"There's been a run on cocktails, Boss; there ain't an ice-worm left.
Yet wait ... By gosh! It seems to me that some of extra size
Were picked and put away to show the scientific guys."
Following Sam James pointer to Robert Service I found the immortal ballad
in question online:
"... ice-worms are peculiar to the mountain of Blue Snow.
Within the Polar rim it rears, a solitary peak,
And in the smoke of early Spring (a spectacle unique)
Like flame it leaps upon the sight and thrills you through and through,
For though its cone is piercing white, its base is blazing blue.
Yet all is clear as you draw near - for coyley peering out
Are hosts and hosts of tiny worms, each indigo of snout.
And as no nourishment they find, to keep themselves alive
They masticate each other's tails, till just the Tough survive.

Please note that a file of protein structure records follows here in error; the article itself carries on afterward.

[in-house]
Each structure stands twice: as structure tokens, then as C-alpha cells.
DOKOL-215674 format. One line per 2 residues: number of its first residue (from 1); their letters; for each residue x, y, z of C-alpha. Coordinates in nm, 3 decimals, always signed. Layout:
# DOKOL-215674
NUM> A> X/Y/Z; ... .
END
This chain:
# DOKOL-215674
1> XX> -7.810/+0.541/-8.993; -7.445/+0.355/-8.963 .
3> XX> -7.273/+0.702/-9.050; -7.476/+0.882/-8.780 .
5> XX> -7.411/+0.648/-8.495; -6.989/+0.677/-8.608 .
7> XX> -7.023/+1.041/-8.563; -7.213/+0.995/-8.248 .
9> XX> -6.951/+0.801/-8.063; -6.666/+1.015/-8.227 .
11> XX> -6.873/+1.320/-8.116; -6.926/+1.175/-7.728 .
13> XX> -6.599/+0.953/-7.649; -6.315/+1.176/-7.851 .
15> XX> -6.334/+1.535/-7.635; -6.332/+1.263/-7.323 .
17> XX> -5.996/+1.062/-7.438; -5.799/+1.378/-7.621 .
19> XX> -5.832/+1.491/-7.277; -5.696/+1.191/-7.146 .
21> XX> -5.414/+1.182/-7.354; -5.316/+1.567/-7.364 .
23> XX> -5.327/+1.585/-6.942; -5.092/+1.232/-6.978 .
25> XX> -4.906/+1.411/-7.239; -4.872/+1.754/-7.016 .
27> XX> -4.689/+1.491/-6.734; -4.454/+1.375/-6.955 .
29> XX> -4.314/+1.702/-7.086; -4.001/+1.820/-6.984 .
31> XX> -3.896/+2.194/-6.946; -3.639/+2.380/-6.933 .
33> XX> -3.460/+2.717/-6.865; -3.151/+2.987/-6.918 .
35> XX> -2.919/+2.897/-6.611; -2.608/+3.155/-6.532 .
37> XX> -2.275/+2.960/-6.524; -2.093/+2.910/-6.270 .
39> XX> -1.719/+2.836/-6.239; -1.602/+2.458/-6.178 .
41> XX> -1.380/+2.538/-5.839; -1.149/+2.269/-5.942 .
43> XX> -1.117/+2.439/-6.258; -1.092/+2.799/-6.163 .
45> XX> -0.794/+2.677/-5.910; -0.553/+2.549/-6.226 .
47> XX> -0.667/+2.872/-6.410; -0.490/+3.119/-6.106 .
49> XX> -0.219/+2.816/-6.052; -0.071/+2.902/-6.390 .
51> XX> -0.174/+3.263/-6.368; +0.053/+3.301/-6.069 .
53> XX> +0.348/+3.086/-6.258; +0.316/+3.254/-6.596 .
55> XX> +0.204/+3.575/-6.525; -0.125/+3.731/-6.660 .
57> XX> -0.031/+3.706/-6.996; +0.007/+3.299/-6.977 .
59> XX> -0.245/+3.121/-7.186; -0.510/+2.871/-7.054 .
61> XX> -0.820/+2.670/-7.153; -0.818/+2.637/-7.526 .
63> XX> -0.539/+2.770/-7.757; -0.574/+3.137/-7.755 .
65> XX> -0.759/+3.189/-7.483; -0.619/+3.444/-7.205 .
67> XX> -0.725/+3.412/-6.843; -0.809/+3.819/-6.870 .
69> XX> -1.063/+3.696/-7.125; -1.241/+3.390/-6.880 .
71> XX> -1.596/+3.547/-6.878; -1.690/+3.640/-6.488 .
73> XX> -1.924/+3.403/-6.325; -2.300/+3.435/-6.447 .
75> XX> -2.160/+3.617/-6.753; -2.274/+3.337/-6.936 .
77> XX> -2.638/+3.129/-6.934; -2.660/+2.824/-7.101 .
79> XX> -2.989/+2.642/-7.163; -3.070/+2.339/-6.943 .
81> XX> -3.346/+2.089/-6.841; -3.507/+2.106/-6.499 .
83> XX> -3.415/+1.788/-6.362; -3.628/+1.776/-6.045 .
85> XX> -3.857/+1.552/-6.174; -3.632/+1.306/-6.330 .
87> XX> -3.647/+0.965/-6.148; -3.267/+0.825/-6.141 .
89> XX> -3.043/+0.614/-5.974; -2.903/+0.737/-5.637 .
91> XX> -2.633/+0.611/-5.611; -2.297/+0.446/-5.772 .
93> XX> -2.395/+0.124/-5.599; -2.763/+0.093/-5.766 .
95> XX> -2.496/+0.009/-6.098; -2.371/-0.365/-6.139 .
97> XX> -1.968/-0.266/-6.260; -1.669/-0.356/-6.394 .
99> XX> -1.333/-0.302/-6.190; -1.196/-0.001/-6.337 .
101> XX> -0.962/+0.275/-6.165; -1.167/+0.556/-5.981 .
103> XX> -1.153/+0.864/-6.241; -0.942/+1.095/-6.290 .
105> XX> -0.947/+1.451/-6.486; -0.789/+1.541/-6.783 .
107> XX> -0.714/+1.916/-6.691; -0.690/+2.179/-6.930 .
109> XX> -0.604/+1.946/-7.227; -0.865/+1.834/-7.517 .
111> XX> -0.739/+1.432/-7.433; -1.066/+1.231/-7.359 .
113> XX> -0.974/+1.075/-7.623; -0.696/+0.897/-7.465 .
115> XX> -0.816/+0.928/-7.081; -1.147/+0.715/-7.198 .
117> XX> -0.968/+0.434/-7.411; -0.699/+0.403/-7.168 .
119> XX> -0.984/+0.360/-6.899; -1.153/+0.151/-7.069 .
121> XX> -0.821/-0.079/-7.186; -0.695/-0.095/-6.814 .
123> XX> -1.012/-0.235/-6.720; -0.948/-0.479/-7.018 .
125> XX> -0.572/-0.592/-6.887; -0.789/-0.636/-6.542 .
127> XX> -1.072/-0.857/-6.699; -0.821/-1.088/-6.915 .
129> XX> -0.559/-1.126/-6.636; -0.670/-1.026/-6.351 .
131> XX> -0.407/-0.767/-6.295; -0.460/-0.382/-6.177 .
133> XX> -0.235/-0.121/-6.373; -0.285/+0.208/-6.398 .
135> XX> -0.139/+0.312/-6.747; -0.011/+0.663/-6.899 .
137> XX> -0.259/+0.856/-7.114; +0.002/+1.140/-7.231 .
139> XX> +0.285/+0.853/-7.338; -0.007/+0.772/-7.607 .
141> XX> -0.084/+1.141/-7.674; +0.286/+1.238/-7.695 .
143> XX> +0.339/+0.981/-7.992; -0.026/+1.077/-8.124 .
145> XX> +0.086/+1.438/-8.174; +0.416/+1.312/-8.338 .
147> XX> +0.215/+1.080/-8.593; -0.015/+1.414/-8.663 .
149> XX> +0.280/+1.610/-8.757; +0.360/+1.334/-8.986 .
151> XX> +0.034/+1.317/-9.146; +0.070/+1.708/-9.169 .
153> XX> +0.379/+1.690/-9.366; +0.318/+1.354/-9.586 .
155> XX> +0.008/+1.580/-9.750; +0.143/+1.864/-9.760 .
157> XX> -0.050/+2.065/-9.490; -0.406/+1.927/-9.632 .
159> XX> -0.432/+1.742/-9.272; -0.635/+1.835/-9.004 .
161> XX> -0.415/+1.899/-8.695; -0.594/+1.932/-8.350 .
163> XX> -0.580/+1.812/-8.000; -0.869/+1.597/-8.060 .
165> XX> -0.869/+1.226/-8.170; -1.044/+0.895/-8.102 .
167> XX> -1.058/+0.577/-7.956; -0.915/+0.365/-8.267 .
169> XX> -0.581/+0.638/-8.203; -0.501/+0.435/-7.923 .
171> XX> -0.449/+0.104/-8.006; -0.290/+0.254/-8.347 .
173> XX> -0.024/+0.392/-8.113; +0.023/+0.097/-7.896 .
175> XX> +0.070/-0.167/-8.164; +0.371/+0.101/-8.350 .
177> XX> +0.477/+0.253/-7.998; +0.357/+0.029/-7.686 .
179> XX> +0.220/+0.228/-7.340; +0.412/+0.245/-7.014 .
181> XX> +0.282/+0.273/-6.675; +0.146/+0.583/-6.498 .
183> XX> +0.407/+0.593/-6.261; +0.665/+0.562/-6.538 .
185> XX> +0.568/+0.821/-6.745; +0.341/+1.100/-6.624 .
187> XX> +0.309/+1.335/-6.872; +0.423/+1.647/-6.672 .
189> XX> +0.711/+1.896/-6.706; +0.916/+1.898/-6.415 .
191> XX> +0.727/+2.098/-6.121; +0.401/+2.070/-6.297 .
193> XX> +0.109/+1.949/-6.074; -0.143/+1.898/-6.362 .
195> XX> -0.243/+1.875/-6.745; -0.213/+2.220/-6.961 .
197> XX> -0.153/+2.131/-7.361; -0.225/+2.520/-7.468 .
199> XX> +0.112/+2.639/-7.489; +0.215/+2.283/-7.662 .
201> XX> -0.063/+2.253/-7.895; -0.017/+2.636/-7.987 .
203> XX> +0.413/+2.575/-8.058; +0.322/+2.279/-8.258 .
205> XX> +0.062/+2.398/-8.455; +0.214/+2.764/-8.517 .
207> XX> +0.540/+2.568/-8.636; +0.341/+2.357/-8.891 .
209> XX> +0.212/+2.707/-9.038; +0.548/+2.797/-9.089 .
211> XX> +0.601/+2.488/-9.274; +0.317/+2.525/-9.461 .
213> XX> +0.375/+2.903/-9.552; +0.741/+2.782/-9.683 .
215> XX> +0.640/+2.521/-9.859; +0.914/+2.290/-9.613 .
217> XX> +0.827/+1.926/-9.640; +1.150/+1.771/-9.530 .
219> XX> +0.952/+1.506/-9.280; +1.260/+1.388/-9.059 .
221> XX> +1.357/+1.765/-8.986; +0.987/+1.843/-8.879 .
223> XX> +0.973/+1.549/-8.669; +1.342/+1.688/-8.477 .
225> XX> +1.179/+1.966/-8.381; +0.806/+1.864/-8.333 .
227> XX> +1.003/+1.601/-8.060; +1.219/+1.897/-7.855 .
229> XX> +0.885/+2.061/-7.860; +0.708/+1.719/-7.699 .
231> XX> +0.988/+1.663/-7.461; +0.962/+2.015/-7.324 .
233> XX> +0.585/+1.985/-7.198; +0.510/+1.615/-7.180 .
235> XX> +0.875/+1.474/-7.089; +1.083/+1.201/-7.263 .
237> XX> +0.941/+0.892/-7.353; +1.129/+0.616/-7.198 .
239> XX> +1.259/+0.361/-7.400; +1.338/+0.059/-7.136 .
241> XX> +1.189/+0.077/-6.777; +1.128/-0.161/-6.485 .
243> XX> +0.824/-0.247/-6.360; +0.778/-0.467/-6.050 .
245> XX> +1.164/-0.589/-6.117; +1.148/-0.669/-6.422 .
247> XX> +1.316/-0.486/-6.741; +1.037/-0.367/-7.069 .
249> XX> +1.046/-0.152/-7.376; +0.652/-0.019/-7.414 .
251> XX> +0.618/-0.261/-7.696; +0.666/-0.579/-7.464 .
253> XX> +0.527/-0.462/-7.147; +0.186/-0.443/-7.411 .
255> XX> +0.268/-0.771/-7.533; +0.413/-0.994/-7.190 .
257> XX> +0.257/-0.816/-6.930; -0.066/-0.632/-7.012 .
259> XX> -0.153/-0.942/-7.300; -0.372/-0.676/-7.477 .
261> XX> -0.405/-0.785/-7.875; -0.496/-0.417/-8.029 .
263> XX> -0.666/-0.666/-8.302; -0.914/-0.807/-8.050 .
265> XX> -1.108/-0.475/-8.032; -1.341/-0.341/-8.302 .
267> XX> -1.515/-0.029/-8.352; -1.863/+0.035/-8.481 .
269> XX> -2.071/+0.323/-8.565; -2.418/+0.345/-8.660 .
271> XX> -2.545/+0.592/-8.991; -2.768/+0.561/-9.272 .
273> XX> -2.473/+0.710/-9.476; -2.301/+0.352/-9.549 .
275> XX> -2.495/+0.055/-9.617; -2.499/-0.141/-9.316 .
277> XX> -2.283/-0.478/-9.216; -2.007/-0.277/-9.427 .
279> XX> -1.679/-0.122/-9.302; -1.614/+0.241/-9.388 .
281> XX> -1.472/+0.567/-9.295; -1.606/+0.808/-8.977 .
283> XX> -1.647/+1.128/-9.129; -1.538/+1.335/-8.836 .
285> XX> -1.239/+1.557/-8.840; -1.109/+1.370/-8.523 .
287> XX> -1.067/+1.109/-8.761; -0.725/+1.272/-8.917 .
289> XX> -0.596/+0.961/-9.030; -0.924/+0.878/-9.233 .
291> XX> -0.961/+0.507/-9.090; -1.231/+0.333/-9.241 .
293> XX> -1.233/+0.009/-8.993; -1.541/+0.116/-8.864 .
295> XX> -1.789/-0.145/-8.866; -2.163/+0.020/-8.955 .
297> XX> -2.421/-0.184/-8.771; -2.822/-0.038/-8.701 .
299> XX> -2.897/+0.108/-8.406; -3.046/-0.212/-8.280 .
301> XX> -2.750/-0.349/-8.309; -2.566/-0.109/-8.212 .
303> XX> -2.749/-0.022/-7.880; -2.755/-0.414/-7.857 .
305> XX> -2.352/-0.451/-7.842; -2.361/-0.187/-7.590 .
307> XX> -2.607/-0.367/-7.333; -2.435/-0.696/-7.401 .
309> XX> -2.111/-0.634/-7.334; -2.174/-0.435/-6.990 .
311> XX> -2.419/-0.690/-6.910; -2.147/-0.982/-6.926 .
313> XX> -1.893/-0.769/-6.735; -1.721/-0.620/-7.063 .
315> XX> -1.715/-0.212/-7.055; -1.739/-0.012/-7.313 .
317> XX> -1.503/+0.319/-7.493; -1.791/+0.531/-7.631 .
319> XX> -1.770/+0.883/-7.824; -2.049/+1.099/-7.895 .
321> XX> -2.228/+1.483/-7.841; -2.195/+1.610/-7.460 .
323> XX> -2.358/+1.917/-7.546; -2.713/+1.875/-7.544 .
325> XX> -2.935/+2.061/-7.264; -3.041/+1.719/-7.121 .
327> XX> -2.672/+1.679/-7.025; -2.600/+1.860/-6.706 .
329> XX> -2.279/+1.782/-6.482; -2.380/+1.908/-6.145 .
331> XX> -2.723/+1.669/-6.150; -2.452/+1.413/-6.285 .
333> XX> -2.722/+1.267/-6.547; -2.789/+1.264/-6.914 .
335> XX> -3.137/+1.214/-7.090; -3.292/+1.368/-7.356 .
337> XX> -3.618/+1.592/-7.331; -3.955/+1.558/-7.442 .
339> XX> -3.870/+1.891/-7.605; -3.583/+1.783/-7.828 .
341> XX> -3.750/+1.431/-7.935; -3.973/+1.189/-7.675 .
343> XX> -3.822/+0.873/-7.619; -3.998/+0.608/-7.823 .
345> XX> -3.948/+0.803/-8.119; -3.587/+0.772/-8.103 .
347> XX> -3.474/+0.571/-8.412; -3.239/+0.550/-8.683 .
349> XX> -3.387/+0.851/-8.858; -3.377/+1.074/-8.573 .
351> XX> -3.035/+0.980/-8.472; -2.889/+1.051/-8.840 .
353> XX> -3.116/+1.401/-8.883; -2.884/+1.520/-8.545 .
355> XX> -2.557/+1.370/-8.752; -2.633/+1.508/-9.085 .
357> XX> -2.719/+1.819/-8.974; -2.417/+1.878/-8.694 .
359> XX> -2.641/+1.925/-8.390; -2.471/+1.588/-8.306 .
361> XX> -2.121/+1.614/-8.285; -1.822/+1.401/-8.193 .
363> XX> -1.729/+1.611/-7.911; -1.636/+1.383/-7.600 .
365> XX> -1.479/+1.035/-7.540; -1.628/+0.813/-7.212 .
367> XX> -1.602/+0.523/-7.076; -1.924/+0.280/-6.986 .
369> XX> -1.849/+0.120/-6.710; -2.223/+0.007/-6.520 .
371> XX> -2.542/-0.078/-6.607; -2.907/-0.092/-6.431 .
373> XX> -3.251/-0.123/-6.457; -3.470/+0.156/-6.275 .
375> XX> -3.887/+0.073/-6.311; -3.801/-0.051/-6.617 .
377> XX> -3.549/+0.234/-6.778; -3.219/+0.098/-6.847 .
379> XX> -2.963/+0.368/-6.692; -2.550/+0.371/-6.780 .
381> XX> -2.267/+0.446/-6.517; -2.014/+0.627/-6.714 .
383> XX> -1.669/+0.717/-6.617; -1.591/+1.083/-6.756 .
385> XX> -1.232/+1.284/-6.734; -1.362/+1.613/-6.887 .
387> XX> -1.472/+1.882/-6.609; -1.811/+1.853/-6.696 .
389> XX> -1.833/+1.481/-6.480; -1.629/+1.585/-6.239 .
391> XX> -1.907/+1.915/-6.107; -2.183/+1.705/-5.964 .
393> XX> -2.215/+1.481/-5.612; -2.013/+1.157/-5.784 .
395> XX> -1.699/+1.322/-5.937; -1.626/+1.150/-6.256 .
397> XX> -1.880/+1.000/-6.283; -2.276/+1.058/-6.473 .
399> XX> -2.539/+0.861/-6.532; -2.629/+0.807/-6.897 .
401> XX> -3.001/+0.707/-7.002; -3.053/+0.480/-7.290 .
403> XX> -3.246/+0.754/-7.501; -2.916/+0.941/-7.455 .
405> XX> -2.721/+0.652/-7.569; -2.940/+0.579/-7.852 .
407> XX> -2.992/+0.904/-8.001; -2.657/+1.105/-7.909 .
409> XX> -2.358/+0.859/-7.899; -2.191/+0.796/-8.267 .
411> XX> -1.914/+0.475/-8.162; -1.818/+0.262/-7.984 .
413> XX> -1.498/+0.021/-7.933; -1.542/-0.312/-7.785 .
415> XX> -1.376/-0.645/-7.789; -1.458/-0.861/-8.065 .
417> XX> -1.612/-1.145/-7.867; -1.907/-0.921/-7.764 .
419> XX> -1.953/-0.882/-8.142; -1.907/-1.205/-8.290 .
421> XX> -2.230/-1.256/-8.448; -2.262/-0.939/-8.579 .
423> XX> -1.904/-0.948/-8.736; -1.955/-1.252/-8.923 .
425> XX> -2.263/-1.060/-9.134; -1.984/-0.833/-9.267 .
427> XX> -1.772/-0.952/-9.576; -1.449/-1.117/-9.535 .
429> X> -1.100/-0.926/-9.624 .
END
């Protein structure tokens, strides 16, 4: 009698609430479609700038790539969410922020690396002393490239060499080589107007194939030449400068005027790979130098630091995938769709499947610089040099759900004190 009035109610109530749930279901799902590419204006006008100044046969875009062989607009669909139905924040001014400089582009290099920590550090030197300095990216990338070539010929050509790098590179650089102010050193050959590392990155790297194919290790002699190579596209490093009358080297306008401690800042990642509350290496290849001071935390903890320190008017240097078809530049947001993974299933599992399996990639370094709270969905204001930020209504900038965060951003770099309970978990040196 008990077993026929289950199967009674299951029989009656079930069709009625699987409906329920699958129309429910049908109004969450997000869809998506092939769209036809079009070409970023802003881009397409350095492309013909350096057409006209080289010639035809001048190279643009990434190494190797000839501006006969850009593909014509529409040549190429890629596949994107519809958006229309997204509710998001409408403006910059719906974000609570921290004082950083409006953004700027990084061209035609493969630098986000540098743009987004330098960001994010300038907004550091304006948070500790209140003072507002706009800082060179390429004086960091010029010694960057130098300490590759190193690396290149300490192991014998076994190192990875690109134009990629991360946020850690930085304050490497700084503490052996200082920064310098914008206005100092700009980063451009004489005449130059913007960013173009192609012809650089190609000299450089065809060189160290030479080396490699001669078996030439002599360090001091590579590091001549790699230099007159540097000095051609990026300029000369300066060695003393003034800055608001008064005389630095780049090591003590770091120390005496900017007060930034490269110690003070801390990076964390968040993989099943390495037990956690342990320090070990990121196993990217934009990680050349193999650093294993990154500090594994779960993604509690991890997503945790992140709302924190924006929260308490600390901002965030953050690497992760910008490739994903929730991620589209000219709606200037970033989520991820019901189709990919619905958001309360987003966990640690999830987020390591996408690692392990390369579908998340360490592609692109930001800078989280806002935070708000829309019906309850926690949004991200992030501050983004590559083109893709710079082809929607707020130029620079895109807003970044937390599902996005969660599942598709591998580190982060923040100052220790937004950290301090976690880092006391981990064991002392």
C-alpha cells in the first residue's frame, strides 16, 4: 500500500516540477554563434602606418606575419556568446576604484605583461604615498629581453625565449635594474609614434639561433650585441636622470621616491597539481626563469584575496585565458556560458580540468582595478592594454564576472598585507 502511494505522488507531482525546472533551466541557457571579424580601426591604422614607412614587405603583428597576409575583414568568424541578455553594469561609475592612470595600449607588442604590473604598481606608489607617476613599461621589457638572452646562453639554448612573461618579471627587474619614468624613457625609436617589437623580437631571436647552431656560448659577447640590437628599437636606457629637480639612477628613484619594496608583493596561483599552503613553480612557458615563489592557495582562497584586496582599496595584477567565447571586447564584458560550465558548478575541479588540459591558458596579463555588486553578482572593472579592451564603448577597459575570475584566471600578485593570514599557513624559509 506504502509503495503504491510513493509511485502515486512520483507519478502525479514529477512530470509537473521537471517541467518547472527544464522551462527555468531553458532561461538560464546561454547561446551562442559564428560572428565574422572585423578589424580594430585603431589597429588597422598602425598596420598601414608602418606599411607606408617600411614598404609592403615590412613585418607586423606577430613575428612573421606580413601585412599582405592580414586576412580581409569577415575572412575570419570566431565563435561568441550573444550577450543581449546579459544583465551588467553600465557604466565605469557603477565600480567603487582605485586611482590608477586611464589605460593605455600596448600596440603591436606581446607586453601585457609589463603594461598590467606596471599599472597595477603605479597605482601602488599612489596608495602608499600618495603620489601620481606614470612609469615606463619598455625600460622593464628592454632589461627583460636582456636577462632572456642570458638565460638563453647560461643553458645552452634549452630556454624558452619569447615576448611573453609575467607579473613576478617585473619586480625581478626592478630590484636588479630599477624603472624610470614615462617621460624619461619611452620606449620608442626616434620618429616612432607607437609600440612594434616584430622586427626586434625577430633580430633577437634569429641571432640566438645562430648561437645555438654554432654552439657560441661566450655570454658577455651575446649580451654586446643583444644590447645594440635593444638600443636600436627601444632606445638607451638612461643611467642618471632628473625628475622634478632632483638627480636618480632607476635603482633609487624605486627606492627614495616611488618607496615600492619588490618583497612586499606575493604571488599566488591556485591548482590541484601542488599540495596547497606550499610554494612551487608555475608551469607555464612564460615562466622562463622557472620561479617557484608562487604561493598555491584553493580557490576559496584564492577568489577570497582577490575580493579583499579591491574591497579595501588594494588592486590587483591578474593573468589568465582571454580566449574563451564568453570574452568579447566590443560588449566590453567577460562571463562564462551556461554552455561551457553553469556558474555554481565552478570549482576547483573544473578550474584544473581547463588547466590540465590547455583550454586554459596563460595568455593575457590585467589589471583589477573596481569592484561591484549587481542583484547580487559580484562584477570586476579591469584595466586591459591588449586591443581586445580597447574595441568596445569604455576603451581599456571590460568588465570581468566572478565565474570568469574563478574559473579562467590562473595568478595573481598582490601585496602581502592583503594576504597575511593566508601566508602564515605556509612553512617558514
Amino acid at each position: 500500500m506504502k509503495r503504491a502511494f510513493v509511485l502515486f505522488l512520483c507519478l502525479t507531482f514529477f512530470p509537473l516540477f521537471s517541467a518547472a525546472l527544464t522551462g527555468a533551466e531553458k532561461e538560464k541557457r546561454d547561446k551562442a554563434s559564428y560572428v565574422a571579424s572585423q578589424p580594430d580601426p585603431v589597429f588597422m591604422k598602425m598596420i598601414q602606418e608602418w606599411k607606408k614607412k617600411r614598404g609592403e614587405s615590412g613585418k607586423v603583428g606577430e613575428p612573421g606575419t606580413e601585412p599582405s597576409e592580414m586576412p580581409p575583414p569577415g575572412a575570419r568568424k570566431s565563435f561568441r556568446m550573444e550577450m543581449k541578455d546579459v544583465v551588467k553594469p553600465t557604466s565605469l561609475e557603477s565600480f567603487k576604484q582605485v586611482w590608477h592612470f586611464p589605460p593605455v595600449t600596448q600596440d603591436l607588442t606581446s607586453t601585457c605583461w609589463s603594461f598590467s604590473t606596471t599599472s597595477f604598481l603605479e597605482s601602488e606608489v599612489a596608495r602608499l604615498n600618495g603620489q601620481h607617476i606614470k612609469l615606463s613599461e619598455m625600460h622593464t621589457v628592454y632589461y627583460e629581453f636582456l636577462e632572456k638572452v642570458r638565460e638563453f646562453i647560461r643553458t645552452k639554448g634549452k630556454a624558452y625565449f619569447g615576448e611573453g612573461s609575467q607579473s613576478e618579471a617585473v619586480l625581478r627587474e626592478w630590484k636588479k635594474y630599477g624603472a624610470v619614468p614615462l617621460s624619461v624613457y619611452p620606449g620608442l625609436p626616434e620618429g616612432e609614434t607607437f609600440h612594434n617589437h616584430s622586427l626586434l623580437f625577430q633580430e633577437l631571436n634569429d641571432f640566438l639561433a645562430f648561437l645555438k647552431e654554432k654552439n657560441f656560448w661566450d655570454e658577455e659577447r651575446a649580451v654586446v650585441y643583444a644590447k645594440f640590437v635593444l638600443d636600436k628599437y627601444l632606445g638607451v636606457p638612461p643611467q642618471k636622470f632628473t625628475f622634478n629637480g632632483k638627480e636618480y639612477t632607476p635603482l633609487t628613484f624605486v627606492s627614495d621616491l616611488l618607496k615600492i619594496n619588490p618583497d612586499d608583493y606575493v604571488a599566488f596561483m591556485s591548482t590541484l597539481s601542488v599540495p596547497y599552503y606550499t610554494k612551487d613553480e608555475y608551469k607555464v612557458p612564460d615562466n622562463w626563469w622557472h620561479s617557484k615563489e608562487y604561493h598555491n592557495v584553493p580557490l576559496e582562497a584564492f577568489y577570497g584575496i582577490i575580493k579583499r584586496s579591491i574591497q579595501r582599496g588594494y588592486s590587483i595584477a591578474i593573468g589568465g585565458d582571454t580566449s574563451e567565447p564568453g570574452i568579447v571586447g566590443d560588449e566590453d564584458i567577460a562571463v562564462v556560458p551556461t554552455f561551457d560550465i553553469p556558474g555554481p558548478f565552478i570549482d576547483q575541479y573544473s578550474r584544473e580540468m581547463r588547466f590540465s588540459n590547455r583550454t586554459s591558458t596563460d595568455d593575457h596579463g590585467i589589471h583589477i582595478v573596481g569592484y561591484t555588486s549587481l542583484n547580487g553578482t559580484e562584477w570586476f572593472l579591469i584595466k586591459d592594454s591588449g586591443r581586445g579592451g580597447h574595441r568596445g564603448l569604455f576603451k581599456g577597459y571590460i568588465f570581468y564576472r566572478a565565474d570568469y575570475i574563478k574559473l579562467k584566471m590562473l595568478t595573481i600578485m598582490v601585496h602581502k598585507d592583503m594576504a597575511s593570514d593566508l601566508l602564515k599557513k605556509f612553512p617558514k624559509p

Yet on this stern and Spartan fare so-rapidly they grow,
That some attain six inches by the melting of the snow."
There is much much more, but that is probably the highlight for us
scientific guys and gals. Fans of splendid doggerel will find other
classics of Service's oeuvre at:
Geoff Read <gread at actrix.gen.nz>
Discuss = annelida at net.bio.net = talk to all members
Server = biosci-server at net.bio.net = un/subscribes
Archives = http://www.bio.net:80/hypermail/ANNELIDA/
Resources = http://biodiversity.uno.edu/~worms/annelid.html